Edible Woman - Everywhere At Once

Hearing a new artist is always an interesting prospect. The first listen is an opportunity for the artist to pitch themselves, their sound and what they’re trying to say, if anything. Edible Woman’s latest Everywhere at Once presents the listener with a musical feast that leaves more questions than answers - even after repeated plays.

The sound of the album is rooted in the late 60s/early 70s. Opening track ‘Slightly Shifted’ throws in more Hammond organ in than you’ve probably heard in the last five years. But let me reassure you, this isn’t some sort of Inspiral Carpets/Procal Harum revival. With each track Edible Woman continue to bring something new. Whilst the album is evocative of musical eras past this isn’t some exercise in nostalgia; this album is contemporaneous - but where contemporary means yesterday. A common strand through much of the album is the Neil Young-esque vocals that sing of wanting “to gut this city” and “nothing is meant to be right”. The closing track, ‘Hi, This is Hardcore’ rips the template to shreds, the first half sounding like some electronica experimental before closing in a cacophony of sound more in keeping with the rest of the album.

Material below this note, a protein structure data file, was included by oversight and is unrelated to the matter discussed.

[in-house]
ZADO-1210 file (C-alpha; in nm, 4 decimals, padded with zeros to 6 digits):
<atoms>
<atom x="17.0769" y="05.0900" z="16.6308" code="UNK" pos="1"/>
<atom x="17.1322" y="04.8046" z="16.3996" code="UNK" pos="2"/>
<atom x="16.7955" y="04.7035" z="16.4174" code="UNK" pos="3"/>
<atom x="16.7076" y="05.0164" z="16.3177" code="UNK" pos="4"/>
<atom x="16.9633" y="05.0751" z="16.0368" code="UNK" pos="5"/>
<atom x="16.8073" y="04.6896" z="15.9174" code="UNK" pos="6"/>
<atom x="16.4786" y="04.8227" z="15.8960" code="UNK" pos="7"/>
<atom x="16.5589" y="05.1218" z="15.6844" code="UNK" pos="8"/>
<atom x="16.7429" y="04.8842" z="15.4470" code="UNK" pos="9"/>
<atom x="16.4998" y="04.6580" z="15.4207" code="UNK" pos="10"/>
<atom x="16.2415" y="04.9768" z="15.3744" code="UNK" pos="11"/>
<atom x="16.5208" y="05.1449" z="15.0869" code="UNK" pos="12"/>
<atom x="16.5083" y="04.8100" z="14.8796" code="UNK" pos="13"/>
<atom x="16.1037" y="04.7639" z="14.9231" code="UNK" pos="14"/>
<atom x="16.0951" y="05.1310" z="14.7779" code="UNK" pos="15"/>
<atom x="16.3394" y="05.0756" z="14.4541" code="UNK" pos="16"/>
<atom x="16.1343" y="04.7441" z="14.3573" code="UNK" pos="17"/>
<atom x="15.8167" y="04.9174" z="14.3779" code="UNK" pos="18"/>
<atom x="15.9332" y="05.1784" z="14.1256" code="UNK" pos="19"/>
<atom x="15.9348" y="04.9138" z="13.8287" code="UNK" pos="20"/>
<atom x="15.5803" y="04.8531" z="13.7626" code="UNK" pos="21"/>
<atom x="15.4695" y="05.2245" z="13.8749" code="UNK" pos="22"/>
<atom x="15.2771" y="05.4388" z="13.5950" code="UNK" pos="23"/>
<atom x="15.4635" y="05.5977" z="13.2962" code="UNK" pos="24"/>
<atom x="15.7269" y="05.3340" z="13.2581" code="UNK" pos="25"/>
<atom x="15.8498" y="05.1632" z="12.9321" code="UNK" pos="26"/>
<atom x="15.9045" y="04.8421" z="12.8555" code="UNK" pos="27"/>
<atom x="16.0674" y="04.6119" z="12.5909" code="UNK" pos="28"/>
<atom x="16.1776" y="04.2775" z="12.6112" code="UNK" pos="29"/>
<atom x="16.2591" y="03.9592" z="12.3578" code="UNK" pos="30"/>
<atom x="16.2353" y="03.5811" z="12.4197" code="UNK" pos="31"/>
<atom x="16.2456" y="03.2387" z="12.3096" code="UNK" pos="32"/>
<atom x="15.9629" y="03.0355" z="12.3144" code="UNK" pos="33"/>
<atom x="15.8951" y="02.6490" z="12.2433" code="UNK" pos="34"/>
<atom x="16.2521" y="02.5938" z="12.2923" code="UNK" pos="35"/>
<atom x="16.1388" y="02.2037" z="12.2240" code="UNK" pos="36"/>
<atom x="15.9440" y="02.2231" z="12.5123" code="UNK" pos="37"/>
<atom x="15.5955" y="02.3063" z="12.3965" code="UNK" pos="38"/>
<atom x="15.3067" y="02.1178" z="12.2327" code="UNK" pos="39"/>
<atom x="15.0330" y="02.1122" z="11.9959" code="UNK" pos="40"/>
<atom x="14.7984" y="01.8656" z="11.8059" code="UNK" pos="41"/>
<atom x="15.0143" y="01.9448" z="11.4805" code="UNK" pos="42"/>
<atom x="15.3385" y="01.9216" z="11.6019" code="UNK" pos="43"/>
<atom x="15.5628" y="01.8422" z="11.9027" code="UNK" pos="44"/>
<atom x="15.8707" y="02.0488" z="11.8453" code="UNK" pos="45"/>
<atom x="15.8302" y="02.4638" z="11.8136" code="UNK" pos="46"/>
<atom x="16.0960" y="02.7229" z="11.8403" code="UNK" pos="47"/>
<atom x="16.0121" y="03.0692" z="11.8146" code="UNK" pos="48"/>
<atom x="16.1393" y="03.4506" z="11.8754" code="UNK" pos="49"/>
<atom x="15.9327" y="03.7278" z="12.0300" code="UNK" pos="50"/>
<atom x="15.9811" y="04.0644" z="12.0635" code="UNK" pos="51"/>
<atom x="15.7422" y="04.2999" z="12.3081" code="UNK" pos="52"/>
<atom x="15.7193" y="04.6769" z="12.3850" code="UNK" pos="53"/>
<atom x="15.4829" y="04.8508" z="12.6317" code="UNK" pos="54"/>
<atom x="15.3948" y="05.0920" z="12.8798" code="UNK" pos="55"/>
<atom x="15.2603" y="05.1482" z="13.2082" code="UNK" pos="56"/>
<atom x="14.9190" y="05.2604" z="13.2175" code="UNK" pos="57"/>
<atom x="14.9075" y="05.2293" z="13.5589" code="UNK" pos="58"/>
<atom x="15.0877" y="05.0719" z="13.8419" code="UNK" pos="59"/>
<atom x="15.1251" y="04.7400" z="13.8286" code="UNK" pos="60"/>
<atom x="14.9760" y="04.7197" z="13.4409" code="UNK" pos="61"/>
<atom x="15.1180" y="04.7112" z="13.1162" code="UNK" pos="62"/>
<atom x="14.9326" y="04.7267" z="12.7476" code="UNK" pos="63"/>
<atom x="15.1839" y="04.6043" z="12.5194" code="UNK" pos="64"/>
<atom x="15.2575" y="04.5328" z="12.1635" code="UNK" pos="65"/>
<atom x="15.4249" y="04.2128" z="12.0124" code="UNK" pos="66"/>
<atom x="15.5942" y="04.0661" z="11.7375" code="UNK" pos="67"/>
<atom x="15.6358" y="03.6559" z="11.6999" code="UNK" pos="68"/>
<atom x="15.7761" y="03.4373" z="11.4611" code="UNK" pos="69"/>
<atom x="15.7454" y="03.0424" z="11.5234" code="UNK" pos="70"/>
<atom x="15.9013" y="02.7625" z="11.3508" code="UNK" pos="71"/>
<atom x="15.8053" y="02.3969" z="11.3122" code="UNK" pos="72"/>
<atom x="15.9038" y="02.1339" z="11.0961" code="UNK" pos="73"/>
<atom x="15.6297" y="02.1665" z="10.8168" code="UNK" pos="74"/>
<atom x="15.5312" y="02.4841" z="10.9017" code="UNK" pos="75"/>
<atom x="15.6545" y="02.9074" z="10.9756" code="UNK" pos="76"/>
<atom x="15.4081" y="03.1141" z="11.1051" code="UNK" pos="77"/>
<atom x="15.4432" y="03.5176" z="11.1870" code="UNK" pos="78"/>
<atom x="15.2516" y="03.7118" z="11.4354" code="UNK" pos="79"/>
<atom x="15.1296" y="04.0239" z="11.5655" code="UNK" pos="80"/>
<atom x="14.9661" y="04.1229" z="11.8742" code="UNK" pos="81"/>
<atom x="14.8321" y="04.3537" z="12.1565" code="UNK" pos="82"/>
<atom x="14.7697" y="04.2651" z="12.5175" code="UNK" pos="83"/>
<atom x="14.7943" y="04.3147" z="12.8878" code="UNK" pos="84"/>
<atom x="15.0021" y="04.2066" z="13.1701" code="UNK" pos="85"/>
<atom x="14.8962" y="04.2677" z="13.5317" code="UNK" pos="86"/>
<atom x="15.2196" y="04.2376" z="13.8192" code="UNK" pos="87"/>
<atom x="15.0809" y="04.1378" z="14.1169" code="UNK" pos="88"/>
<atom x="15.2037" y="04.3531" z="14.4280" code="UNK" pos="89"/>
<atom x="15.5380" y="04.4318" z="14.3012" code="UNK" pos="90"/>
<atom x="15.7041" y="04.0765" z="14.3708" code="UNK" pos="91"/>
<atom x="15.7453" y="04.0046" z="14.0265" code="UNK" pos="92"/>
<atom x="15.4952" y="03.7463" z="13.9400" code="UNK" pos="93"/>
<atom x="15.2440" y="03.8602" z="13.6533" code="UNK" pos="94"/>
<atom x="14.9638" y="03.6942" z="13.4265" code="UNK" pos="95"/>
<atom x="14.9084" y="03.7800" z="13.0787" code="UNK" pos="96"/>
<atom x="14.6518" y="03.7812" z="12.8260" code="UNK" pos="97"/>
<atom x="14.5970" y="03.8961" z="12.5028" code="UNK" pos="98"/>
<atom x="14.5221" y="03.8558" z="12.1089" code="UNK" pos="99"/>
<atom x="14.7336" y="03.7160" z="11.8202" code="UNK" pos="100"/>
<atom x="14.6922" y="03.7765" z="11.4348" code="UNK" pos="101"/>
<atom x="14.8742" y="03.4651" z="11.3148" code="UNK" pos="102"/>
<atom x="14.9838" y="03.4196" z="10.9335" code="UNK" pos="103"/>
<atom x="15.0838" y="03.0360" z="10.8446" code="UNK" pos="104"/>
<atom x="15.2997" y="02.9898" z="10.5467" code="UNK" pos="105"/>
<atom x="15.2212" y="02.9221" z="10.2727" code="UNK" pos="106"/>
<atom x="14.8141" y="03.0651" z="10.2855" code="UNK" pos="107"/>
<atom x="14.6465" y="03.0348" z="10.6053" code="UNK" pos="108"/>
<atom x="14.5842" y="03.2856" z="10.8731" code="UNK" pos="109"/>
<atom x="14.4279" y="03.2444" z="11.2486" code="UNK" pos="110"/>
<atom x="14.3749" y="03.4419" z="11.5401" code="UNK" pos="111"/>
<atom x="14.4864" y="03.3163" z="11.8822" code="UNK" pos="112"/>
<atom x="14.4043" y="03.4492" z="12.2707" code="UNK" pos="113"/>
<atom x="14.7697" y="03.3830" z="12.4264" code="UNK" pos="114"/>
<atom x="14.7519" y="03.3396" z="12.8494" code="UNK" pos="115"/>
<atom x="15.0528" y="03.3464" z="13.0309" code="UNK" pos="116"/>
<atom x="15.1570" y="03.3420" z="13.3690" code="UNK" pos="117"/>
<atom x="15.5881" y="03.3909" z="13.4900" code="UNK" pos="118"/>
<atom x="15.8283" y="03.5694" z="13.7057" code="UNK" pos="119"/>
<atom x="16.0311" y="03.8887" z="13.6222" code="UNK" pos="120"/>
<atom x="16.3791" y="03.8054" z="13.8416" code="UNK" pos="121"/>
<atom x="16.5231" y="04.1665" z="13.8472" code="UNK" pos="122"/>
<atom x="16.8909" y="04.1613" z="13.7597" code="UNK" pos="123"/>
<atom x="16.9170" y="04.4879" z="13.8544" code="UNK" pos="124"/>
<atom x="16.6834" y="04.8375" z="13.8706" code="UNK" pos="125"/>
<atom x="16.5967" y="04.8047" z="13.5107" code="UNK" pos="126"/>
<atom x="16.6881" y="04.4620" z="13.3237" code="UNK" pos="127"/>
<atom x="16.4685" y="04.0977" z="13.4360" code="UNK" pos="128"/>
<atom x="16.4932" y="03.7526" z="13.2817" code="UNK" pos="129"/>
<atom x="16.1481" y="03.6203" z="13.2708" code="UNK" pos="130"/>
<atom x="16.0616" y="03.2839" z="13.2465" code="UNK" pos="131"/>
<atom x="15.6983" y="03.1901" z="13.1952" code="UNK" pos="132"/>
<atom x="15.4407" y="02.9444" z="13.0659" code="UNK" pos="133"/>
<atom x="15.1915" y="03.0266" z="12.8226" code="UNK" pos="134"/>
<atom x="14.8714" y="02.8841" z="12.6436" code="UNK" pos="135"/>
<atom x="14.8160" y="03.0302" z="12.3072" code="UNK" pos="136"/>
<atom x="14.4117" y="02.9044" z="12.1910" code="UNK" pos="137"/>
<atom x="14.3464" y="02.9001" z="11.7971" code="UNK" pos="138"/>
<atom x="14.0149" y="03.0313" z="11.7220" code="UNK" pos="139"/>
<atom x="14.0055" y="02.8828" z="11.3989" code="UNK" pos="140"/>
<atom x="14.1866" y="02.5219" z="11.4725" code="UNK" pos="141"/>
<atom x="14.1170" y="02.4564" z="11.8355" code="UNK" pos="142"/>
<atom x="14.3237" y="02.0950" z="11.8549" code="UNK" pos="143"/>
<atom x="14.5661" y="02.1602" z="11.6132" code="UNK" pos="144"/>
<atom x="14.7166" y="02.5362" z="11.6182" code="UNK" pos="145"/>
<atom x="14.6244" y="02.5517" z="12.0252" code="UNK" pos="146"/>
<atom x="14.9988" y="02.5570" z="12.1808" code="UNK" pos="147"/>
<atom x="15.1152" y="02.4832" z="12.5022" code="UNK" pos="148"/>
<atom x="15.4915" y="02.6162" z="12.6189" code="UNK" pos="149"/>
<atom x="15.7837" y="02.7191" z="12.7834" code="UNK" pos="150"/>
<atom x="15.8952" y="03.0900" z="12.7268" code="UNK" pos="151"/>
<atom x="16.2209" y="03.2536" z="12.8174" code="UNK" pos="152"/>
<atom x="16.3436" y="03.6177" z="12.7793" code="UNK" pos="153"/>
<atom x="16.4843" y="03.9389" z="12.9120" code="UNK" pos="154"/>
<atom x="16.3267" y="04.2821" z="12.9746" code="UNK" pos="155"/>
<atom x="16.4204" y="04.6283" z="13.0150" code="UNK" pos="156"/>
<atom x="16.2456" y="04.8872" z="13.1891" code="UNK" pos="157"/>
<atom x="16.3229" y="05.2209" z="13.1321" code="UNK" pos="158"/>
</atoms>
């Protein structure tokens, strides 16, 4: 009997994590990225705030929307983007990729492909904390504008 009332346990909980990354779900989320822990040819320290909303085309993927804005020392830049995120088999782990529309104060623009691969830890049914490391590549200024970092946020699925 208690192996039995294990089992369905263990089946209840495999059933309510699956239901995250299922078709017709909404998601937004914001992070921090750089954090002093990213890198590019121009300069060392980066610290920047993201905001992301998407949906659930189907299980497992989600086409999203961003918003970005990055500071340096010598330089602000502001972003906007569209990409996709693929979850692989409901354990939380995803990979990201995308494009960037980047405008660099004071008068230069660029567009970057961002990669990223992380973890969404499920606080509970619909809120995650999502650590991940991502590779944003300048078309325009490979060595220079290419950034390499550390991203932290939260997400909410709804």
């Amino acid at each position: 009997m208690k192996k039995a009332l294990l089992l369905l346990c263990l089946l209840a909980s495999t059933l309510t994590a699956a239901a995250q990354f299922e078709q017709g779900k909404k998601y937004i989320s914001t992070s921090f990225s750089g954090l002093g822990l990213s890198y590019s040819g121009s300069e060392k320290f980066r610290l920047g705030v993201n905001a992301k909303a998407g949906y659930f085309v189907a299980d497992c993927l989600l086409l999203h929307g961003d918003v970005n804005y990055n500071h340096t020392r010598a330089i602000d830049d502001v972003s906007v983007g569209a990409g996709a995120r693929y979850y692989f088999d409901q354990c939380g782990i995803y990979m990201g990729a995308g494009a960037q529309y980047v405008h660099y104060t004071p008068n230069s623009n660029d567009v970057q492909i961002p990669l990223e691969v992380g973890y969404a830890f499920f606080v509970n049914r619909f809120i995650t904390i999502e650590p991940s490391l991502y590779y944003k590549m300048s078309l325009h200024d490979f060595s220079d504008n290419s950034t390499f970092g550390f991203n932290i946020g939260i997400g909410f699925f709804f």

Julian Cope has described the band as “a bunch of raging no wave bulls in a funky china shop”. There’s no funk here but if you’re on Cope’s radar than eclectic esotericism is the order of the day. If you want to listen to music that is going to continually confront you, to make you want to listen to a musical style that perhaps you didn’t think you wanted to, to keep you guessing ‘til the end then put this album on your menu.

Overall

6

out of 10

Last updated: 18/04/2018 15:10:47

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